As a fascinated kibitzer of the following deal, I found myself, at the conclusion of the play, deploring the absence of pari-mutuel facilities for wagering on the outcome of bridge hands. With my predilection for buying a $2 ticket on the longest shot in each race, I'm sure I'd have "got down on" declarer in this contract of four hearts, and collected a record price when declarer brought his forlorn hope home under quite a ride.
Opening lead: Ace of spades.
The final contract of four hearts is hardly sound, and the fault for reaching it is entirely North's. There was no justification for his raise with a hand so lacking in trick-taking power. Without a ruffing value or any face card outside the trump suit, North should have passed.
The requirements for a single raise in a major suit are 7 to 10 points. This hand falls far short of that requirement. It is unlikely that a game will be missed by failure to keep the bidding open. Despite the powerhouse that South held, there was really no play for the contract. Or so it would seem merely by examining the North-South hands. Even if the club finesse succeeds, declarer has three losing spades and a losing diamond and, short of tearing up the cards, no visible way of getting rid of a single one of them.
Fortunately—or unfortunately, depending upon the players' point of view—West selected the only lead to give declarer a faint chance of running room. The preferred lead would be a trump, but on the actual lead of the ace of spades East dropped the queen. When the suit was continued, East won with the king but could not reach partner's hand to cash the third spade. He exited with the queen of diamonds. Declarer won, entered dummy with a trump and took the club finesse.
Next, South drew the outstanding trumps, cashed the ace of clubs, reentered dummy with a trump and ruffed North's remaining club. Then he played the ace of diamonds, followed by the 9 and a prayer that East would have to win the trick. This East did. With nothing left but clubs and diamonds, East was obliged to make a lead that permitted declarer to ruff in one hand as he discarded the losing spade from the other.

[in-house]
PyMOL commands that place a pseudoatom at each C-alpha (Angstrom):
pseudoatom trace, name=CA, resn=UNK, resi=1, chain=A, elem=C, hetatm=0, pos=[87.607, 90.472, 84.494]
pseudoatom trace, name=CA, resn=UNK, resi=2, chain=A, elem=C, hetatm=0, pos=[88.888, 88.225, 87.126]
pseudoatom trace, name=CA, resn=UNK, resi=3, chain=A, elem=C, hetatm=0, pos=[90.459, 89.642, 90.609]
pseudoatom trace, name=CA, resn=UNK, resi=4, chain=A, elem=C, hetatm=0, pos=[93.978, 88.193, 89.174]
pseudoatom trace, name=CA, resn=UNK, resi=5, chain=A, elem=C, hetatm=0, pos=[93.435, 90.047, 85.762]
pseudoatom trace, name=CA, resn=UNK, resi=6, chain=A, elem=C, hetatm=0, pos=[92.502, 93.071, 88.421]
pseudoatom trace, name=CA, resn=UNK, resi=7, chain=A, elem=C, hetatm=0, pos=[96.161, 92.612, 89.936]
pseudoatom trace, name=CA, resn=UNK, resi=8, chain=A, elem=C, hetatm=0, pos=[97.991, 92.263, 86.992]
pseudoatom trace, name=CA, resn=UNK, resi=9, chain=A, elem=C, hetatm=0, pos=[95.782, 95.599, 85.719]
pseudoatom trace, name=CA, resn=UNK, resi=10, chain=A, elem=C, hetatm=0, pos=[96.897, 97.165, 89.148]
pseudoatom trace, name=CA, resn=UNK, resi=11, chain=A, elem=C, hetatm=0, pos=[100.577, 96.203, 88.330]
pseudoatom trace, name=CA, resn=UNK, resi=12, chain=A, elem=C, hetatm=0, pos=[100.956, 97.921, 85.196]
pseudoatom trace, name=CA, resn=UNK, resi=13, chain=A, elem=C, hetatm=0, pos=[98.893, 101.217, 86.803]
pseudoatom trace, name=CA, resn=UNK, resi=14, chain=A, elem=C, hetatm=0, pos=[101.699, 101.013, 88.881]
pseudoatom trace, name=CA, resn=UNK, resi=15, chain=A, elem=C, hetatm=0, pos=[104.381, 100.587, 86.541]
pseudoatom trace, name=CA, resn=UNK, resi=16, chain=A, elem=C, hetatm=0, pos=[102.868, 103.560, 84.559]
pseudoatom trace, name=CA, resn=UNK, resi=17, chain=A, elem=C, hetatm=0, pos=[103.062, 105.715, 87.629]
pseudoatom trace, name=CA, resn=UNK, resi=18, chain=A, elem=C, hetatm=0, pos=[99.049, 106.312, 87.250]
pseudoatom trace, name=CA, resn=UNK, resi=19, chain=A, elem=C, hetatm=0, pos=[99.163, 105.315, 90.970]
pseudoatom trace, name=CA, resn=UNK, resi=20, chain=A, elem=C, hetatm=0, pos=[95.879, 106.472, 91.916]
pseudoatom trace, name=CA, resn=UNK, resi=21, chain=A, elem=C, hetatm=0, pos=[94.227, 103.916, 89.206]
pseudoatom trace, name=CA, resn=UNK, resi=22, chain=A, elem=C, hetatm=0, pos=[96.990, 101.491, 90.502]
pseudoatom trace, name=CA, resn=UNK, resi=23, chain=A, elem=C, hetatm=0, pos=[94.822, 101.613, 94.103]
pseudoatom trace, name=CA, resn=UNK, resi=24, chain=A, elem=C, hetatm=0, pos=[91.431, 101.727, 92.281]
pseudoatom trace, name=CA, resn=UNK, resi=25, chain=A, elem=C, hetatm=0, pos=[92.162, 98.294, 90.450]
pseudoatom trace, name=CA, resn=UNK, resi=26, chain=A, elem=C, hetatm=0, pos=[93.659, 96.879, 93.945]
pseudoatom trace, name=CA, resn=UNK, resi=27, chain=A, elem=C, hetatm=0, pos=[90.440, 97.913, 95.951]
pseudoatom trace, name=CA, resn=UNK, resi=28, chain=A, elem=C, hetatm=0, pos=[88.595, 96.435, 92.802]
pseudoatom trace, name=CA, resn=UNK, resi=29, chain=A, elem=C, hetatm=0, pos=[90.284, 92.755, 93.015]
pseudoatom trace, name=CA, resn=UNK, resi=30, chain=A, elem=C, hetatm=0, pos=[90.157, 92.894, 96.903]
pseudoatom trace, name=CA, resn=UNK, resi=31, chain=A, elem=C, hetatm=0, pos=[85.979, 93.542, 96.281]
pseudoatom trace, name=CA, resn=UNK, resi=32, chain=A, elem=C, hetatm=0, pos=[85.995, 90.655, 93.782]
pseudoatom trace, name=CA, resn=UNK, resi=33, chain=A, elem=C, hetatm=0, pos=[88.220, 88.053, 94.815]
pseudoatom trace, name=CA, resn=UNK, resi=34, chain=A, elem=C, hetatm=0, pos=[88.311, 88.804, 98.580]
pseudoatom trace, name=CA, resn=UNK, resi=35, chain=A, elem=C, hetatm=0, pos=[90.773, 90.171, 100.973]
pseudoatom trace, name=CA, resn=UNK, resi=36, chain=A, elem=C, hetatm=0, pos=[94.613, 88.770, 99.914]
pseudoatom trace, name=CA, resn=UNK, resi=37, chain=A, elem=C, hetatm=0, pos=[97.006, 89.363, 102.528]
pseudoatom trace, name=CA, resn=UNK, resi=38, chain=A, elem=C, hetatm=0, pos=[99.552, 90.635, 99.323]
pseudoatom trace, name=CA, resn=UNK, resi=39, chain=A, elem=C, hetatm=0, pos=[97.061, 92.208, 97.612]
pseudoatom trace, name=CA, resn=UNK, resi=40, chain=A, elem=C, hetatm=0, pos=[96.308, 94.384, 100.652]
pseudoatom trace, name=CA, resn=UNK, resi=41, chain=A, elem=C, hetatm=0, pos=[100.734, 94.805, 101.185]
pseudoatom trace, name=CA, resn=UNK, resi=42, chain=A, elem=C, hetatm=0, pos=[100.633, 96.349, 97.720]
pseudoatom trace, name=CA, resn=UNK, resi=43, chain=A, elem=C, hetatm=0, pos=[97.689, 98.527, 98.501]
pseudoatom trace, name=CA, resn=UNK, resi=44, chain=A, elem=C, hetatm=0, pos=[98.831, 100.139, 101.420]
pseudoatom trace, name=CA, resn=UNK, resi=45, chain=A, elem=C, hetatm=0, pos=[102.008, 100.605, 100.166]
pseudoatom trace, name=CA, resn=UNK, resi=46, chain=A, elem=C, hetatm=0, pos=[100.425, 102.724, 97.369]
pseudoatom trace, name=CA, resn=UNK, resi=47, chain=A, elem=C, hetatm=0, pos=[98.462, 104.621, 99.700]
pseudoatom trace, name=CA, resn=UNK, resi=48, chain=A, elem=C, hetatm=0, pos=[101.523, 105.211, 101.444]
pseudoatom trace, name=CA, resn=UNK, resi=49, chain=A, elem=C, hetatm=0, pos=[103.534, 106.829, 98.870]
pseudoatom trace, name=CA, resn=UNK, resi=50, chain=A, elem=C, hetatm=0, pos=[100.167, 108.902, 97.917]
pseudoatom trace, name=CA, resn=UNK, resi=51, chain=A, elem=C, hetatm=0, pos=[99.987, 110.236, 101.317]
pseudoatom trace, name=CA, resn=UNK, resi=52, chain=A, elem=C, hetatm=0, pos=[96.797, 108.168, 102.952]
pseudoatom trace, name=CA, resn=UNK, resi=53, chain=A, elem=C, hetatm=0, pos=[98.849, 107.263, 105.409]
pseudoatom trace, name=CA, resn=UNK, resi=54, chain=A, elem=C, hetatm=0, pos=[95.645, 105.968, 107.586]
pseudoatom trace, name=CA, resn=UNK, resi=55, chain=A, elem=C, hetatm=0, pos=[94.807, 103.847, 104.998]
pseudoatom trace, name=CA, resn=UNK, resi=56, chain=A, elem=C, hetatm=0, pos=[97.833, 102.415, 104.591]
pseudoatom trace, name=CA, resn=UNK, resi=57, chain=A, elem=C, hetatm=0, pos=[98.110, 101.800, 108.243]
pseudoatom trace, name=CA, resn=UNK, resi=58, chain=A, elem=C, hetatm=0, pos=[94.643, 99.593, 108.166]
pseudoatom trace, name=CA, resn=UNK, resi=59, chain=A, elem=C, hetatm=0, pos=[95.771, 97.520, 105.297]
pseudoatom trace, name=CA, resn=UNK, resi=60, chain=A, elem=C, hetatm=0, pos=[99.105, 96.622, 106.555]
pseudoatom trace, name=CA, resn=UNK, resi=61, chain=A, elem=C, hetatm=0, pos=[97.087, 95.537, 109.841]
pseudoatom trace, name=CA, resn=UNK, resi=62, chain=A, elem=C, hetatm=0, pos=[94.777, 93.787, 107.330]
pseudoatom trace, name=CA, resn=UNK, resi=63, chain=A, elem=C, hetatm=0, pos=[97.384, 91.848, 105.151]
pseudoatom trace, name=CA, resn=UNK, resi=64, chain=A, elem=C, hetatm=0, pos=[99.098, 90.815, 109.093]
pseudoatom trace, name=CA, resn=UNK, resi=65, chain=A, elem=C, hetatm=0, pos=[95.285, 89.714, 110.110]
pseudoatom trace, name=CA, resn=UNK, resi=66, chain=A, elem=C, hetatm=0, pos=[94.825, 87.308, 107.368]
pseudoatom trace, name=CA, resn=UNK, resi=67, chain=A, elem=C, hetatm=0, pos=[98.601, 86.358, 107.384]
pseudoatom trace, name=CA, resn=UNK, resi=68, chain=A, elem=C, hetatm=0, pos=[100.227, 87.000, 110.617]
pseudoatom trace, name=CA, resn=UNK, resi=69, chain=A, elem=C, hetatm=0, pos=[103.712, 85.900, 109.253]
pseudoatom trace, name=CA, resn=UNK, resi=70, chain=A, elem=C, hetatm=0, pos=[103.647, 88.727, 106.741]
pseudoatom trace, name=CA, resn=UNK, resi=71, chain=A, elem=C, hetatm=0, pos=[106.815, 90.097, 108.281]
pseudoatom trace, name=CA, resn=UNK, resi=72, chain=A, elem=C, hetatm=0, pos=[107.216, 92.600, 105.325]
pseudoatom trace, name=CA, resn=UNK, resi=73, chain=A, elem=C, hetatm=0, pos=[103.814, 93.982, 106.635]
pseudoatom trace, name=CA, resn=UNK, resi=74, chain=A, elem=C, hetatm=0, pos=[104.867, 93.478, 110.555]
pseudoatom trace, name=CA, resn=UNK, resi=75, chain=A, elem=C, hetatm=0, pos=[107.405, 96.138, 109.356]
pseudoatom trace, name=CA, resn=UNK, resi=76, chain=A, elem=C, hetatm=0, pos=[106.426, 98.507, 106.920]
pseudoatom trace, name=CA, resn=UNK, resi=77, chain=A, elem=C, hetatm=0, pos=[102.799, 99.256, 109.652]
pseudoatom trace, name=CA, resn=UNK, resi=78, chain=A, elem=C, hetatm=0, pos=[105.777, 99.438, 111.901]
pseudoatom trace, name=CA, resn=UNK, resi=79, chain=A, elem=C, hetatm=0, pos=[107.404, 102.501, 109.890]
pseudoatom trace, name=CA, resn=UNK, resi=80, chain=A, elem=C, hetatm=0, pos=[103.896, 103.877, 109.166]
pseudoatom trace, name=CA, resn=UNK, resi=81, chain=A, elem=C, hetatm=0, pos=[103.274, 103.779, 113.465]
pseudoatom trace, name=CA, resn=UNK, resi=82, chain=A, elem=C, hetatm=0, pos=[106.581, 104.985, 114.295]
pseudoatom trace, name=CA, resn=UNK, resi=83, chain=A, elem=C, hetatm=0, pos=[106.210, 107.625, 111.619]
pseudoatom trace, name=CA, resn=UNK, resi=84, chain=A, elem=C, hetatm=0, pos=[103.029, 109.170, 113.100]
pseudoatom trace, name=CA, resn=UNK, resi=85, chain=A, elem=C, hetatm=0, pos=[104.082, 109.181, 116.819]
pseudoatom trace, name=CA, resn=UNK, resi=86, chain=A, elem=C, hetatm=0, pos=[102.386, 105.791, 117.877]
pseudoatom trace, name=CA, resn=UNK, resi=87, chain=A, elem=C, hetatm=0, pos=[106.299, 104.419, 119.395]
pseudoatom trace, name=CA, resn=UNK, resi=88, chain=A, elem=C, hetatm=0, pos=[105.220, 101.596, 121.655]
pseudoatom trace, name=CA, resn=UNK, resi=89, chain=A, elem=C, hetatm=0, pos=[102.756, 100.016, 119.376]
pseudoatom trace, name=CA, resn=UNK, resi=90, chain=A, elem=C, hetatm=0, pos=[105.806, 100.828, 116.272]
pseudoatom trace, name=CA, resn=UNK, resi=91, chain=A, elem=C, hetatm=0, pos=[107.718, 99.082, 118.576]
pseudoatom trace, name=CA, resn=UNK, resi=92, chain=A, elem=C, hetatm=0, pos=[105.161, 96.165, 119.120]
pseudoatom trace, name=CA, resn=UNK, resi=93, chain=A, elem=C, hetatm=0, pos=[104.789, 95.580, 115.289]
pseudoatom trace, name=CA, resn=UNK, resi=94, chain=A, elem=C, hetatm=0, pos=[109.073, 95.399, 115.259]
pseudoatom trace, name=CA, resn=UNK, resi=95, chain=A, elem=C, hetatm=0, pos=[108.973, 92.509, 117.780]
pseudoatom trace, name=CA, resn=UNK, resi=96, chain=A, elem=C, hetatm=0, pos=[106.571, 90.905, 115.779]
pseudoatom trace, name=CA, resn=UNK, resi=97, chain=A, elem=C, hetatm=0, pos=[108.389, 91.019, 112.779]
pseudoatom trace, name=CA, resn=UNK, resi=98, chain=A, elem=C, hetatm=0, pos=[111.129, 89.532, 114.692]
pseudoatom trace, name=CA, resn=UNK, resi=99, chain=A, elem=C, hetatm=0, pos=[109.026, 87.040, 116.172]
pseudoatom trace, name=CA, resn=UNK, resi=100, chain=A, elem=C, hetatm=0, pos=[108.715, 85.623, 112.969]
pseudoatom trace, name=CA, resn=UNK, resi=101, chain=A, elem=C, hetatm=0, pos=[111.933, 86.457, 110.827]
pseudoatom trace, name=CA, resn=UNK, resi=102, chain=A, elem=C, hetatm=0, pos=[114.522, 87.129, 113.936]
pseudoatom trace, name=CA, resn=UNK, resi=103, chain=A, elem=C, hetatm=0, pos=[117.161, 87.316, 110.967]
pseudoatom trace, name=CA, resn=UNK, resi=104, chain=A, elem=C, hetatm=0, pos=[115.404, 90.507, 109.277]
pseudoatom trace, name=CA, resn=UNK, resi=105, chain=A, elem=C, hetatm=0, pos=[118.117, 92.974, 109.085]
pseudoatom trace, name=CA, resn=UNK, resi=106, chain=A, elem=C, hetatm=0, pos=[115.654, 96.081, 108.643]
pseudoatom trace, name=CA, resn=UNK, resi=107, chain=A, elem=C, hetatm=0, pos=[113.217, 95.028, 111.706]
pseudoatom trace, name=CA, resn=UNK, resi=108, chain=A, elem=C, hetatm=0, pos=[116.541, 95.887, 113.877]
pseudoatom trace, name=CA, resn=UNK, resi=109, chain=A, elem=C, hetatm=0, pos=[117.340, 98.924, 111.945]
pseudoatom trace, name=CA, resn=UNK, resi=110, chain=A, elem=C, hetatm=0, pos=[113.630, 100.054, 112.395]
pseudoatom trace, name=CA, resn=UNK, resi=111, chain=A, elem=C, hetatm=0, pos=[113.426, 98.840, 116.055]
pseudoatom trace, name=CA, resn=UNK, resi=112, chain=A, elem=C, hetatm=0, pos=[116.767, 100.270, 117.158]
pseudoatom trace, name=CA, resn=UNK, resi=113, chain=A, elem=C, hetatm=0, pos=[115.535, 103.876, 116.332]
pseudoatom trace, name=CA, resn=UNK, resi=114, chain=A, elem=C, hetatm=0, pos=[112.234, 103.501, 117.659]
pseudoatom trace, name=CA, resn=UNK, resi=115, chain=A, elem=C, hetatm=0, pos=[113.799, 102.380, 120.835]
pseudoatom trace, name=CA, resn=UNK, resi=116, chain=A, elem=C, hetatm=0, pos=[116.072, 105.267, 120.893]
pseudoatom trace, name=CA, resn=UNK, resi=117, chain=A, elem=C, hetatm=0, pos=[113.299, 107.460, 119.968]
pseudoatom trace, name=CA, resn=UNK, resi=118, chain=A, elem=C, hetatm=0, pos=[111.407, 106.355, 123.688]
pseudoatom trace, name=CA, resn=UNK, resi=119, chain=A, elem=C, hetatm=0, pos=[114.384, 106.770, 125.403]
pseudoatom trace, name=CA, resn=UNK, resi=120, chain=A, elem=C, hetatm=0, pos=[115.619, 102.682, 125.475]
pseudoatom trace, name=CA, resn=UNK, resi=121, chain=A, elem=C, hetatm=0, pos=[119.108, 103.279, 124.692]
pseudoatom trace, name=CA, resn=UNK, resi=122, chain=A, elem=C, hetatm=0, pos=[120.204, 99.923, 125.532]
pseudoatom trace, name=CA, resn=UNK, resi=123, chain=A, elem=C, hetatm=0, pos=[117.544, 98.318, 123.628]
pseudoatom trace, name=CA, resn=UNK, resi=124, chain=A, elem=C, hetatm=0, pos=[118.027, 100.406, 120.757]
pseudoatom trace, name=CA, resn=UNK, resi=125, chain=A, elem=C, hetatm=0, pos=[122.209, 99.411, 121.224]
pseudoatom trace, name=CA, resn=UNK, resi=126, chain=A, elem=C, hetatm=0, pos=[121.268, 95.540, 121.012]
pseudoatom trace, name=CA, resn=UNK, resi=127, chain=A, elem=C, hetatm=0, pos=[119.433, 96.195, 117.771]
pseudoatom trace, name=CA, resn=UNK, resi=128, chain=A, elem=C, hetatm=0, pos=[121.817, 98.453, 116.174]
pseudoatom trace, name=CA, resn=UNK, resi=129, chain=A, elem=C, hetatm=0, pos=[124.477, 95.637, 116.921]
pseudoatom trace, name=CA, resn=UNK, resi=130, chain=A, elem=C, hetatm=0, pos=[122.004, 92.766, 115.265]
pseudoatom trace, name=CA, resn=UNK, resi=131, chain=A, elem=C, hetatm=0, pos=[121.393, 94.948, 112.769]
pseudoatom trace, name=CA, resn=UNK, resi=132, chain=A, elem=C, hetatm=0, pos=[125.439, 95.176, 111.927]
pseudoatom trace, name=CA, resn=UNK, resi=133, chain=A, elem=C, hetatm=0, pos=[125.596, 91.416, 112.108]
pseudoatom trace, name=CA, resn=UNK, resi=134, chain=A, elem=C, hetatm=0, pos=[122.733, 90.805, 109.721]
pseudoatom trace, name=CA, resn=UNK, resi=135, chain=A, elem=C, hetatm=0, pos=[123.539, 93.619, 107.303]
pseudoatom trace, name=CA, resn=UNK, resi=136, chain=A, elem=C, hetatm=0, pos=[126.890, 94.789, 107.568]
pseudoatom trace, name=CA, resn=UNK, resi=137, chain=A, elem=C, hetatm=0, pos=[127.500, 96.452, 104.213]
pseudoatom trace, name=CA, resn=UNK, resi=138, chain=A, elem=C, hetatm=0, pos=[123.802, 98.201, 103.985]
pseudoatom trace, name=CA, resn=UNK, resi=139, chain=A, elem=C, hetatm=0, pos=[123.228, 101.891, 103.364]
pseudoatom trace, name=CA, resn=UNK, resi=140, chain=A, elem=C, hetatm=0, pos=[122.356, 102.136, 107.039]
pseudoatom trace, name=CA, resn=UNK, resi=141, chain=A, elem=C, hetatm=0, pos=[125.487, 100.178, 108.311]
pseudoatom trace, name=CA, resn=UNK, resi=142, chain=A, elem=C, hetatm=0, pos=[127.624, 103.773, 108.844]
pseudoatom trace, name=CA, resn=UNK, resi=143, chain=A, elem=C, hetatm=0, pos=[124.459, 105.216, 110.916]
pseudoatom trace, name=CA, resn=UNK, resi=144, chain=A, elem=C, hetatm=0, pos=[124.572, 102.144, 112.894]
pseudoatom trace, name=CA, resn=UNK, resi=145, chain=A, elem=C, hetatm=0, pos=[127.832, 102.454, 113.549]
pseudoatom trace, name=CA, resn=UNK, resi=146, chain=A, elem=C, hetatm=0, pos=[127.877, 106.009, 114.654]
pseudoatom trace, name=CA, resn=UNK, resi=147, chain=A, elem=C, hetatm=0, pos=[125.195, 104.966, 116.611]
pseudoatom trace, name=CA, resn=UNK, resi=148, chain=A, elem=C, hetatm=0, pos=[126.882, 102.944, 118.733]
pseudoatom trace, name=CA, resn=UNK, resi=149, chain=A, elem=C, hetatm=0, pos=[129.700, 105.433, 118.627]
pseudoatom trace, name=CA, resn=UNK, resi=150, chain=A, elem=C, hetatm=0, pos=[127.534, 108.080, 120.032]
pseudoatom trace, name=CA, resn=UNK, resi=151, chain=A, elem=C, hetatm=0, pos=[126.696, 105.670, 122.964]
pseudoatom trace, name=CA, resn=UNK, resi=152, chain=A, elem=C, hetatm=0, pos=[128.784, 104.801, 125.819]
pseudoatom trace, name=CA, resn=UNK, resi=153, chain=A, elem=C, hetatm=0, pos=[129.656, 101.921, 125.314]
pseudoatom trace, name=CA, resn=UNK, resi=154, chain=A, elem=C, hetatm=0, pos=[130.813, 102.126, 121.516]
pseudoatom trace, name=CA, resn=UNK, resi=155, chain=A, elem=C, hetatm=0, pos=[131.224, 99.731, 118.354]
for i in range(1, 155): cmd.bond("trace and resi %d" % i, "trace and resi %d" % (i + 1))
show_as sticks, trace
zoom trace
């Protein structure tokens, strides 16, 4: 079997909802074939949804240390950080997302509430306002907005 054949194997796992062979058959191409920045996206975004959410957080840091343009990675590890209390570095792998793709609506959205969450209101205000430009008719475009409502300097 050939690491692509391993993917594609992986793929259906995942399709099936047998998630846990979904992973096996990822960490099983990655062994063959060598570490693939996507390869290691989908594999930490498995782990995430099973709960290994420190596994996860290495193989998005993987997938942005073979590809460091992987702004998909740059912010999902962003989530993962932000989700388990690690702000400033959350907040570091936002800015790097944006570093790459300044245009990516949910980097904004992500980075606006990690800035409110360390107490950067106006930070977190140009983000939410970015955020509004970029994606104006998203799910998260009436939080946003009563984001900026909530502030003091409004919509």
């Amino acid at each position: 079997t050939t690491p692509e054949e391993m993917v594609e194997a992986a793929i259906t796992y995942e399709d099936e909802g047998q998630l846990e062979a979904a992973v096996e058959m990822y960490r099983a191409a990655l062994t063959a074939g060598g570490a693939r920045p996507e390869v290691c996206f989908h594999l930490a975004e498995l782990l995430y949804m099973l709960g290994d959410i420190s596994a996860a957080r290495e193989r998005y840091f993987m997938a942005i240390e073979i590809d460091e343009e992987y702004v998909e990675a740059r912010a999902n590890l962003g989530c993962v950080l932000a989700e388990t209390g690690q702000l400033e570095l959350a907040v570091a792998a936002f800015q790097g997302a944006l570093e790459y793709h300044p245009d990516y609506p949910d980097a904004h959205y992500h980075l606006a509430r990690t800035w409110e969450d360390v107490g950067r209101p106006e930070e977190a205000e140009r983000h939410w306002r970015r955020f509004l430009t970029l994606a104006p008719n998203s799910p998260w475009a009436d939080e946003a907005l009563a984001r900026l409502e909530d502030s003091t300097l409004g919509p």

In order for declarer to win the hand, 1) the ace of spades had to be opened, 2) the spade suit had to be blocked, 3) the club finesse had to win and 4) East had to have all three of the high diamonds—that's quite a parlay. But give South credit for spotting that glimmer of daylight along the rail.
Extra tricks: The player who passes a weak hand like North's rarely loses the opportunity to reveal his meager assets later on. Unless partner holds as good as an opening two no-trump bid, nothing will be lost by playing at one heart. But the opponents will seldom permit that.
In this situation, for example, it is permissible for East to shade a reopening takeout double, and that is probably East's best course if North should pass. South might redouble to show his powerhouse, West would bid one spade, and now a free raise to two hearts exactly expresses North's hand. South might bid as high as three hearts if pushed but, warned by partner's initial pass, he would avoid the "hopeless" game bid and I would be looking for another deal to write about today.